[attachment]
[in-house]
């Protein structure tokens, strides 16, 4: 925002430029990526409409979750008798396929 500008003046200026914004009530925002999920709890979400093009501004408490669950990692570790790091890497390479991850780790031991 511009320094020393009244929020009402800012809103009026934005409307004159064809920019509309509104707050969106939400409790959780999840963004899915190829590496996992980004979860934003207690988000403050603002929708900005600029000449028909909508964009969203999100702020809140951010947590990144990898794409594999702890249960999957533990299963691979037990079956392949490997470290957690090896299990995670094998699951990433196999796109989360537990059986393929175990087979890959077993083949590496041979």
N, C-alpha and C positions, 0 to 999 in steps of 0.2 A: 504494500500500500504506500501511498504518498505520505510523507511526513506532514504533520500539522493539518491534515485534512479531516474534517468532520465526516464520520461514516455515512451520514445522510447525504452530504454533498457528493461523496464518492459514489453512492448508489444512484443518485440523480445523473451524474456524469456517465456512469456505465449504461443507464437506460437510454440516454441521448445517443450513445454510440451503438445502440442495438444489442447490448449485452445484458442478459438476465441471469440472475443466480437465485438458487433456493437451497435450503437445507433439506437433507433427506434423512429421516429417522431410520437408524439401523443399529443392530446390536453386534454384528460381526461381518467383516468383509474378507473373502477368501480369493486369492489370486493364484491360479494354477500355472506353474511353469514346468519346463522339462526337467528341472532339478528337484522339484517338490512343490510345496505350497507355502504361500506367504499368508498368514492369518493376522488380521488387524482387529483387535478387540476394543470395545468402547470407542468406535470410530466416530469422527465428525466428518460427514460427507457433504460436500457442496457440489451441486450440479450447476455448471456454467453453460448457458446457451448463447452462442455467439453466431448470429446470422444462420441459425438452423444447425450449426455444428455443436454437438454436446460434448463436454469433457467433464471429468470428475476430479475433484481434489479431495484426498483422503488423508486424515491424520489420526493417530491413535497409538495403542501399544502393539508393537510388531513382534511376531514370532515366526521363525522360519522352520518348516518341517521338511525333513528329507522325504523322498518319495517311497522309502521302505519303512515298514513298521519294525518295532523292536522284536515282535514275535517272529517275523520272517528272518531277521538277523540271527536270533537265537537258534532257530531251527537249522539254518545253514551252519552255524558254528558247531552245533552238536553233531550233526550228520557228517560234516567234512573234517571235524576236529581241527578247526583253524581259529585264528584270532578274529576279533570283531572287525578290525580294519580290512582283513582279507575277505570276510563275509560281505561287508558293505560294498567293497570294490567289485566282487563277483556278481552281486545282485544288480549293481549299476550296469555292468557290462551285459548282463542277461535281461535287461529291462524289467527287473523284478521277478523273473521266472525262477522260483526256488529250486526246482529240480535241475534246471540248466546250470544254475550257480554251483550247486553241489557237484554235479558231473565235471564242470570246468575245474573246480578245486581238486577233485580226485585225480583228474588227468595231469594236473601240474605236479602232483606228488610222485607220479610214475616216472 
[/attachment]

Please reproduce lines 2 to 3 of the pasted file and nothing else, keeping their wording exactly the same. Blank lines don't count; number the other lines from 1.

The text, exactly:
């Protein structure tokens, strides 16, 4: 925002430029990526409409979750008798396929 500008003046200026914004009530925002999920709890979400093009501004408490669950990692570790790091890497390479991850780790031991 511009320094020393009244929020009402800012809103009026934005409307004159064809920019509309509104707050969106939400409790959780999840963004899915190829590496996992980004979860934003207690988000403050603002929708900005600029000449028909909508964009969203999100702020809140951010947590990144990898794409594999702890249960999957533990299963691979037990079956392949490997470290957690090896299990995670094998699951990433196999796109989360537990059986393929175990087979890959077993083949590496041979």
N, C-alpha and C positions, 0 to 999 in steps of 0.2 A: 504494500500500500504506500501511498504518498505520505510523507511526513506532514504533520500539522493539518491534515485534512479531516474534517468532520465526516464520520461514516455515512451520514445522510447525504452530504454533498457528493461523496464518492459514489453512492448508489444512484443518485440523480445523473451524474456524469456517465456512469456505465449504461443507464437506460437510454440516454441521448445517443450513445454510440451503438445502440442495438444489442447490448449485452445484458442478459438476465441471469440472475443466480437465485438458487433456493437451497435450503437445507433439506437433507433427506434423512429421516429417522431410520437408524439401523443399529443392530446390536453386534454384528460381526461381518467383516468383509474378507473373502477368501480369493486369492489370486493364484491360479494354477500355472506353474511353469514346468519346463522339462526337467528341472532339478528337484522339484517338490512343490510345496505350497507355502504361500506367504499368508498368514492369518493376522488380521488387524482387529483387535478387540476394543470395545468402547470407542468406535470410530466416530469422527465428525466428518460427514460427507457433504460436500457442496457440489451441486450440479450447476455448471456454467453453460448457458446457451448463447452462442455467439453466431448470429446470422444462420441459425438452423444447425450449426455444428455443436454437438454436446460434448463436454469433457467433464471429468470428475476430479475433484481434489479431495484426498483422503488423508486424515491424520489420526493417530491413535497409538495403542501399544502393539508393537510388531513382534511376531514370532515366526521363525522360519522352520518348516518341517521338511525333513528329507522325504523322498518319495517311497522309502521302505519303512515298514513298521519294525518295532523292536522284536515282535514275535517272529517275523520272517528272518531277521538277523540271527536270533537265537537258534532257530531251527537249522539254518545253514551252519552255524558254528558247531552245533552238536553233531550233526550228520557228517560234516567234512573234517571235524576236529581241527578247526583253524581259529585264528584270532578274529576279533570283531572287525578290525580294519580290512582283513582279507575277505570276510563275509560281505561287508558293505560294498567293497570294490567289485566282487563277483556278481552281486545282485544288480549293481549299476550296469555292468557290462551285459548282463542277461535281461535287461529291462524289467527287473523284478521277478523273473521266472525262477522260483526256488529250486526246482529240480535241475534246471540248466546250470544254475550257480554251483550247486553241489557237484554235479558231473565235471564242470570246468575245474573246480578245486581238486577233485580226485585225480583228474588227468595231469594236473601240474605236479602232483606228488610222485607220479610214475616216472 